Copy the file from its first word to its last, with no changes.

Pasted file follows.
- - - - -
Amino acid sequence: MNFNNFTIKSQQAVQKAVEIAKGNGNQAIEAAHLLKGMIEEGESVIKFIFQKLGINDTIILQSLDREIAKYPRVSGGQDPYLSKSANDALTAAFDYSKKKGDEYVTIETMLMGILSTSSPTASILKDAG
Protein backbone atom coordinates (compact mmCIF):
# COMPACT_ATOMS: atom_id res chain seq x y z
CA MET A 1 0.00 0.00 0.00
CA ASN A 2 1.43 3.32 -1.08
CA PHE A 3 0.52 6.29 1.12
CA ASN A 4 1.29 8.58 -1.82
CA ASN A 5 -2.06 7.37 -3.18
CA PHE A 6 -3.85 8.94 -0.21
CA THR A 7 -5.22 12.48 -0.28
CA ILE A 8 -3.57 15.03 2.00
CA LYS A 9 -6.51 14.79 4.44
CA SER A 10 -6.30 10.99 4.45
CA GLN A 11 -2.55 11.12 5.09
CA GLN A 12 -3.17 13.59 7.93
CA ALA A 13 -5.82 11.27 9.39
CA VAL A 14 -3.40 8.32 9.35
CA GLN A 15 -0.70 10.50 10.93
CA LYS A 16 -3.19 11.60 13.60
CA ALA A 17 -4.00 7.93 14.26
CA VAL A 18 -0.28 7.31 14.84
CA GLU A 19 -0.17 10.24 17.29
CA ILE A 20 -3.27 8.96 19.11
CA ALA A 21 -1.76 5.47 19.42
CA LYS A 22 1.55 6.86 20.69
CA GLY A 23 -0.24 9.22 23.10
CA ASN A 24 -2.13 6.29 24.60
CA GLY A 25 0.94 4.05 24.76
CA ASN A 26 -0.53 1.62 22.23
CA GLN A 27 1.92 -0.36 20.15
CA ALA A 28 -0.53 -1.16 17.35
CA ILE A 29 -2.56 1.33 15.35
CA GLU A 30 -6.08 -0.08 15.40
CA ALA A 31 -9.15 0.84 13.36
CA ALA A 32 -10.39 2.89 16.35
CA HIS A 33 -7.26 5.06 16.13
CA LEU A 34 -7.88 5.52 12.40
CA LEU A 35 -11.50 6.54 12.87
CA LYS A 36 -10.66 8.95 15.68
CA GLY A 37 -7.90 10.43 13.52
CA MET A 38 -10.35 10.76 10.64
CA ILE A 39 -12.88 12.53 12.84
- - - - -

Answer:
Amino acid sequence: MNFNNFTIKSQQAVQKAVEIAKGNGNQAIEAAHLLKGMIEEGESVIKFIFQKLGINDTIILQSLDREIAKYPRVSGGQDPYLSKSANDALTAAFDYSKKKGDEYVTIETMLMGILSTSSPTASILKDAG
Protein backbone atom coordinates (compact mmCIF):
# COMPACT_ATOMS: atom_id res chain seq x y z
CA MET A 1 0.00 0.00 0.00
CA ASN A 2 1.43 3.32 -1.08
CA PHE A 3 0.52 6.29 1.12
CA ASN A 4 1.29 8.58 -1.82
CA ASN A 5 -2.06 7.37 -3.18
CA PHE A 6 -3.85 8.94 -0.21
CA THR A 7 -5.22 12.48 -0.28
CA ILE A 8 -3.57 15.03 2.00
CA LYS A 9 -6.51 14.79 4.44
CA SER A 10 -6.30 10.99 4.45
CA GLN A 11 -2.55 11.12 5.09
CA GLN A 12 -3.17 13.59 7.93
CA ALA A 13 -5.82 11.27 9.39
CA VAL A 14 -3.40 8.32 9.35
CA GLN A 15 -0.70 10.50 10.93
CA LYS A 16 -3.19 11.60 13.60
CA ALA A 17 -4.00 7.93 14.26
CA VAL A 18 -0.28 7.31 14.84
CA GLU A 19 -0.17 10.24 17.29
CA ILE A 20 -3.27 8.96 19.11
CA ALA A 21 -1.76 5.47 19.42
CA LYS A 22 1.55 6.86 20.69
CA GLY A 23 -0.24 9.22 23.10
CA ASN A 24 -2.13 6.29 24.60
CA GLY A 25 0.94 4.05 24.76
CA ASN A 26 -0.53 1.62 22.23
CA GLN A 27 1.92 -0.36 20.15
CA ALA A 28 -0.53 -1.16 17.35
CA ILE A 29 -2.56 1.33 15.35
CA GLU A 30 -6.08 -0.08 15.40
CA ALA A 31 -9.15 0.84 13.36
CA ALA A 32 -10.39 2.89 16.35
CA HIS A 33 -7.26 5.06 16.13
CA LEU A 34 -7.88 5.52 12.40
CA LEU A 35 -11.50 6.54 12.87
CA LYS A 36 -10.66 8.95 15.68
CA GLY A 37 -7.90 10.43 13.52
CA MET A 38 -10.35 10.76 10.64
CA ILE A 39 -12.88 12.53 12.84